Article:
Review of NOBODY’S PRIZE by ESTHER FRIESNER
(second in the NOBODY’S PRINCESS series)
Helen returns for more adventure in this enjoyable sequel. Determined not to let her gender keep her from the action, Helen disguises herself as a boy and sets sail on the Argo. Of course, she can ignore her womanhood all she wants but the world won’t do the same. Her friend Milo and her brothers still want to protect her. There’s also all the romantic attention she receives by anyone who figures out she’s a woman, not to mention Helen’s own unexpected crushes.
These books feature the kind of skilled, unobtrusive writing that fades against the page and lets the reader focus exclusively on the story.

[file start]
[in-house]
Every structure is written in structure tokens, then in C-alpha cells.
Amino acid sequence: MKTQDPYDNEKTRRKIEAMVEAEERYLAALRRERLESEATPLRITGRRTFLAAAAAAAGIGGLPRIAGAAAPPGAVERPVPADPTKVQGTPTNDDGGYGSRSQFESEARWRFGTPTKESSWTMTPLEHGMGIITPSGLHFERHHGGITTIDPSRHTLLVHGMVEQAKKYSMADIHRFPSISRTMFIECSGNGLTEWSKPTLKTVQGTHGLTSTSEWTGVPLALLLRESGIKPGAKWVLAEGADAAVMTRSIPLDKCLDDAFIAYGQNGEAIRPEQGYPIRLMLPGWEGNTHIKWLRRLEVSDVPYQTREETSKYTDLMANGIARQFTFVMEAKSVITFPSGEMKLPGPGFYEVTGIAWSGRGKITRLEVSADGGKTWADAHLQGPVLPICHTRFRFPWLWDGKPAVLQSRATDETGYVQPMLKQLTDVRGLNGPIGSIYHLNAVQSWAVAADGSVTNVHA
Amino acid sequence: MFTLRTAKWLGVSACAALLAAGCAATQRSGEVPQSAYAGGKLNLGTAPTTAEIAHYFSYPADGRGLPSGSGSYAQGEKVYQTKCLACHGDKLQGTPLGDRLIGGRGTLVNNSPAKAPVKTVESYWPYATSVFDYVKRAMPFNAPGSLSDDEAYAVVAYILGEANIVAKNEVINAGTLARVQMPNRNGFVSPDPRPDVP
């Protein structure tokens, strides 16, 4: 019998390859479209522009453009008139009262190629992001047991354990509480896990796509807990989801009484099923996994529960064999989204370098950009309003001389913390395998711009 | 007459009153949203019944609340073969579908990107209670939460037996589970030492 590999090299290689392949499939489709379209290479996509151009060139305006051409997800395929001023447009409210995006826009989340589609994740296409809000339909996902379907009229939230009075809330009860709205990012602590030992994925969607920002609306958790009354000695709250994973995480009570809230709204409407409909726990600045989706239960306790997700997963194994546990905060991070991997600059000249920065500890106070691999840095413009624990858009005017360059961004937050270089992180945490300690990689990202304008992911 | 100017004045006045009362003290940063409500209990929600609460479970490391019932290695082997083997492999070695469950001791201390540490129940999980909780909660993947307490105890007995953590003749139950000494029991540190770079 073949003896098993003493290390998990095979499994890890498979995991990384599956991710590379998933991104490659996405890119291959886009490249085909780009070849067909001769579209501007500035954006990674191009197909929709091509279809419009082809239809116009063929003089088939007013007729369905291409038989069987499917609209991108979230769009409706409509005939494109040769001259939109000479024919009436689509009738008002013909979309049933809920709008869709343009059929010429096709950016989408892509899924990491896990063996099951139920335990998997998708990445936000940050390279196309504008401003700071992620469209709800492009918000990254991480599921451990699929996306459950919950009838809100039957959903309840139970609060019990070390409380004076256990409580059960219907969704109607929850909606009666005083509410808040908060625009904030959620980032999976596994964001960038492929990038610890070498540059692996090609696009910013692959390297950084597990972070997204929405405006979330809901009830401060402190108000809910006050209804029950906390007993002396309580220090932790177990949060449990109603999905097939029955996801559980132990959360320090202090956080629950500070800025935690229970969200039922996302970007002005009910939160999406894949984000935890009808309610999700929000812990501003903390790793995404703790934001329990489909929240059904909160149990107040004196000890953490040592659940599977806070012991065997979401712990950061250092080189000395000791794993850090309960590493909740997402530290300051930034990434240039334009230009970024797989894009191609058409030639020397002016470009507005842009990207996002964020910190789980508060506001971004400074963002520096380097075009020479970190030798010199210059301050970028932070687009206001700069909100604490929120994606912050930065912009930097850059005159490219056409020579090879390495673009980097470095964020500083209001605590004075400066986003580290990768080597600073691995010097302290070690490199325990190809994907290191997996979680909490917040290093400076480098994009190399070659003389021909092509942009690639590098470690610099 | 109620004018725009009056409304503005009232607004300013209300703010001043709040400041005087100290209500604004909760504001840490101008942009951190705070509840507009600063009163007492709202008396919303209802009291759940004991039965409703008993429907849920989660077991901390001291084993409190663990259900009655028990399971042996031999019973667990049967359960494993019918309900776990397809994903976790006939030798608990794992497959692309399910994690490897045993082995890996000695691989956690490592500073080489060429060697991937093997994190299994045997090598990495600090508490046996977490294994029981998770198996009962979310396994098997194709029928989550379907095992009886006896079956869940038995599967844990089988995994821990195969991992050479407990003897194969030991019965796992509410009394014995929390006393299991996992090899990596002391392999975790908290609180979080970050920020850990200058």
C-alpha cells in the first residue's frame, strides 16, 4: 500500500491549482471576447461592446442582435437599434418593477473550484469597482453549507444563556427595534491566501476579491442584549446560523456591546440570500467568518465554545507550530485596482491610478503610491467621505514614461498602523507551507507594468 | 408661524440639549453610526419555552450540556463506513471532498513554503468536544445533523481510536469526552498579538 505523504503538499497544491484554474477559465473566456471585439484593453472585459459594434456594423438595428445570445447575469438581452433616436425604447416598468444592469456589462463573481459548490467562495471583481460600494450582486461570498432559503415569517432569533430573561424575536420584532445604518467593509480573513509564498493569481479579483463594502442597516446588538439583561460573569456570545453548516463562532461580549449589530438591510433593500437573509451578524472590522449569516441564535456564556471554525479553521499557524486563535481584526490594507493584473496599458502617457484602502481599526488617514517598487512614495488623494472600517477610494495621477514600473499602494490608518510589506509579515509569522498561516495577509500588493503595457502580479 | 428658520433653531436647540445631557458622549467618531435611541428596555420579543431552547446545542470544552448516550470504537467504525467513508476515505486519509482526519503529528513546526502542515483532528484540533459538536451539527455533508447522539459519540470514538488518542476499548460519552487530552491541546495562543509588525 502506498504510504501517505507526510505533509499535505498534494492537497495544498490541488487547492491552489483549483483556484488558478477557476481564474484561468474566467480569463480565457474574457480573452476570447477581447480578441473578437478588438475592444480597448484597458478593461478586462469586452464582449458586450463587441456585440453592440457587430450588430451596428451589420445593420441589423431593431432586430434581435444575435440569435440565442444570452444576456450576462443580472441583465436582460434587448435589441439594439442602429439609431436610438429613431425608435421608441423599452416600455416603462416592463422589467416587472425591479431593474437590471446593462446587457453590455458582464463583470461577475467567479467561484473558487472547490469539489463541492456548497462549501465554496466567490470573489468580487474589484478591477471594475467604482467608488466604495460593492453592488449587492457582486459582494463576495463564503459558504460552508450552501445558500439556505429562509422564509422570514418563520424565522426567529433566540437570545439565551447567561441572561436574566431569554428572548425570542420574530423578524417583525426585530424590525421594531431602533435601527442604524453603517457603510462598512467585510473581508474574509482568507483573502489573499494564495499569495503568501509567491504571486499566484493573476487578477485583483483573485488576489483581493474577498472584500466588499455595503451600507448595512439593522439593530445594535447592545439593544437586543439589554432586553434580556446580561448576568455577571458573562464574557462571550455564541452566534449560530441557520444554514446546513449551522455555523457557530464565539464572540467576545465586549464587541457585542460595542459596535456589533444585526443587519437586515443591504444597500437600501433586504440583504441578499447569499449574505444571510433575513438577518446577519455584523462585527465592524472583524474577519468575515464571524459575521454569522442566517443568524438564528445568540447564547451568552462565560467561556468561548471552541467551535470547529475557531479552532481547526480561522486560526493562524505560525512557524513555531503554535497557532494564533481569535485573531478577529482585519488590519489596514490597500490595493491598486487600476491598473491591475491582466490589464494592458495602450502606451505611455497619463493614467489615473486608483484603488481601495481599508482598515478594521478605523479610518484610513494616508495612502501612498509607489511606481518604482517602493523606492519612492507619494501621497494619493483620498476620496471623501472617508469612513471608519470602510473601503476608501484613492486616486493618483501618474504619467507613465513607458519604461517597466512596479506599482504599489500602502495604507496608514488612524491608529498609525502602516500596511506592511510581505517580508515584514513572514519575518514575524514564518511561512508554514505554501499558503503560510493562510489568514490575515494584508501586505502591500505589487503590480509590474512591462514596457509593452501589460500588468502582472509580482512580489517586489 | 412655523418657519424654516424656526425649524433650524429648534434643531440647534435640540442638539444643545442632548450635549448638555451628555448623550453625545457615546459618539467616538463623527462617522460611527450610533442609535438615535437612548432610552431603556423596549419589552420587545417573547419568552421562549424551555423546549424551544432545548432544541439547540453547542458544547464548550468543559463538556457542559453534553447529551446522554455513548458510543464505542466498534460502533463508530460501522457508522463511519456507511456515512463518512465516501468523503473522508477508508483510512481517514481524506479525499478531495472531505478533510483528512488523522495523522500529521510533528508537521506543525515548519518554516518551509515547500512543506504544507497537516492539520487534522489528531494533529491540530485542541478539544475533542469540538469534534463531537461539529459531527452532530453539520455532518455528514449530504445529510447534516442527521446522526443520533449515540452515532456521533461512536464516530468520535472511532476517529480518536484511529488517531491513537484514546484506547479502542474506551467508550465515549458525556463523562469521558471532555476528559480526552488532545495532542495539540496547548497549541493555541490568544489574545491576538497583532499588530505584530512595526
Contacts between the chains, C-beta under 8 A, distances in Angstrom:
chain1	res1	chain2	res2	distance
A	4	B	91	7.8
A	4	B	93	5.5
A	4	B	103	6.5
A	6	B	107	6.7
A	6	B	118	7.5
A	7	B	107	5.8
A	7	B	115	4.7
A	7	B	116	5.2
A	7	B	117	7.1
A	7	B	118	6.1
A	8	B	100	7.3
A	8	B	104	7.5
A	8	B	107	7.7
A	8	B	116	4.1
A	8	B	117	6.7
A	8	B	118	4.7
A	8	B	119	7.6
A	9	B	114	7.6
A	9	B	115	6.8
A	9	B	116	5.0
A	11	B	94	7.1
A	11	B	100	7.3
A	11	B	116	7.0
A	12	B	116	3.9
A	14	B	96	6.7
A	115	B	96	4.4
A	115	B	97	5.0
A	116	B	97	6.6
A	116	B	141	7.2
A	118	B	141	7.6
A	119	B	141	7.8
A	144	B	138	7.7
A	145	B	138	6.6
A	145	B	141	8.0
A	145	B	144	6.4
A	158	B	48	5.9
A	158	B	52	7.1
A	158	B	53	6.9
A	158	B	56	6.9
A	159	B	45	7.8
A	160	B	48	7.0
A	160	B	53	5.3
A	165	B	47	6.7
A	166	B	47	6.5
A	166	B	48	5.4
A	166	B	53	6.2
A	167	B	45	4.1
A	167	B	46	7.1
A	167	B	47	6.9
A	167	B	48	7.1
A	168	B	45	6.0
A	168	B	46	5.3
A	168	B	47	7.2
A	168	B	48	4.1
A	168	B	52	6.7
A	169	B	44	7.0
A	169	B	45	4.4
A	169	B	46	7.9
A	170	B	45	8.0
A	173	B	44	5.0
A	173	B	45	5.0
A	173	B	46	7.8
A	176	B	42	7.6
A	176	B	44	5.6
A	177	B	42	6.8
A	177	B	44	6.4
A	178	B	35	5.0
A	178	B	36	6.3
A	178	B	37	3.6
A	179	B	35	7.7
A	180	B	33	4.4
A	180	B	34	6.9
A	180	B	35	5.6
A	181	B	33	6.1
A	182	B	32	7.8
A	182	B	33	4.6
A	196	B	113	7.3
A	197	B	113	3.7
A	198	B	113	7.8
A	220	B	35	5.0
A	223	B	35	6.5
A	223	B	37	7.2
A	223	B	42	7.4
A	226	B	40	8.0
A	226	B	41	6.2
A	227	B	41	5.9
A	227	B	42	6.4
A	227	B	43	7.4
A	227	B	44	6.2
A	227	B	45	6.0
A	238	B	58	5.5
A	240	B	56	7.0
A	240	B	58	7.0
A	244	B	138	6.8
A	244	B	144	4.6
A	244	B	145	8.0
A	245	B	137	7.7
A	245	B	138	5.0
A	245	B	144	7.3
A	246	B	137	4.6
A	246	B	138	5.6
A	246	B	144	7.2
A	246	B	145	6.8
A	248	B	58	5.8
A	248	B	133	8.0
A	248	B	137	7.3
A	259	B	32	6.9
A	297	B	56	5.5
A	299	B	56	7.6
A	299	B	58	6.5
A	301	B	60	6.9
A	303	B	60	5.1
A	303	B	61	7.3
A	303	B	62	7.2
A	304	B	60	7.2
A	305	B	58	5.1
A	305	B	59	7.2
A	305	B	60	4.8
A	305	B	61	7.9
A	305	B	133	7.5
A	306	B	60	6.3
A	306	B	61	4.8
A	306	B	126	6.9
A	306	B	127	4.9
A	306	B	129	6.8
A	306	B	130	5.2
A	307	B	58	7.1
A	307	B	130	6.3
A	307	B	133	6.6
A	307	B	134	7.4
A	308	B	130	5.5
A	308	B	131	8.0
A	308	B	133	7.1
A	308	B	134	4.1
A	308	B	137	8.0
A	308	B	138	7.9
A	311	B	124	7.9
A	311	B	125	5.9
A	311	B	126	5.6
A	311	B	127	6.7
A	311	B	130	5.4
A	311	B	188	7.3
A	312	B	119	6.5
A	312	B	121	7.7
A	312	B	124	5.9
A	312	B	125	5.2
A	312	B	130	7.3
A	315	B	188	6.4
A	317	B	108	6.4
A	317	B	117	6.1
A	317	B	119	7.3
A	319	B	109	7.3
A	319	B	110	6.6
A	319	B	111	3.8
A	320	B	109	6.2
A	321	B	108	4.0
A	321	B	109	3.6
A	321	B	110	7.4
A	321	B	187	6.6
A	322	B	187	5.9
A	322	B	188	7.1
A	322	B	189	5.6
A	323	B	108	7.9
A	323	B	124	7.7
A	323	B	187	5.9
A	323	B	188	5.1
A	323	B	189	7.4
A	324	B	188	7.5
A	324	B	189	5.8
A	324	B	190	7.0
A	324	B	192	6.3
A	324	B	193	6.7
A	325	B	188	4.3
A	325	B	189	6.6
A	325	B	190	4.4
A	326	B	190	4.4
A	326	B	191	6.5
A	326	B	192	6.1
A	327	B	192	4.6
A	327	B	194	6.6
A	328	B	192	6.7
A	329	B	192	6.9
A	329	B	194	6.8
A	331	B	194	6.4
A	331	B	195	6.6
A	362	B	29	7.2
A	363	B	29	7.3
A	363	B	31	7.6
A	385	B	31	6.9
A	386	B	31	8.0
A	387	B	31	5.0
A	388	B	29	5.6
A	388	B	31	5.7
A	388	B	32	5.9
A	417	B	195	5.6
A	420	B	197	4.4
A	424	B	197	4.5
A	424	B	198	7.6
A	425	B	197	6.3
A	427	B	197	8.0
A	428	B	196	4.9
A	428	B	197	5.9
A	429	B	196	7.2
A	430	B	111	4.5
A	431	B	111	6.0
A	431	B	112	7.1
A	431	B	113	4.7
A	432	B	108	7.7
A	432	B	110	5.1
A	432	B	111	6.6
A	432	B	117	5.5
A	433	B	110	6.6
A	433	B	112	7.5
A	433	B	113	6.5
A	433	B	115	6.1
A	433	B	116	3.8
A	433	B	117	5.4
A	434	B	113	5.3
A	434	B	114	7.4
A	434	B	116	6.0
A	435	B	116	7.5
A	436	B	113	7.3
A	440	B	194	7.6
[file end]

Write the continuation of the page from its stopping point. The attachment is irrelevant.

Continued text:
For anyone still not clear, the Helen I mentioned is Helen of Troy. I adore Friesner’s portrayal of this iconic figure. Helen is no damsel in distress. If she cannot escape a bad situation, you can trust that it’s not for lack of trying. She is clever and determined. These books take place before her beauty started a war and it’s clear from comments that she’s still growing into her beauty: a gangly ugly duckling slowly transforming into a swan. She doesn’t yet see herself as beautiful, but what she does know is that when men perceive her as beautiful it seems to be more trouble than it’s worth.
The book ends before the more familiar part of Helen’s story, but I can’t help hoping the author will return to tell more. I’m a sucker for women who refuse to climb into the box society has prepared for them.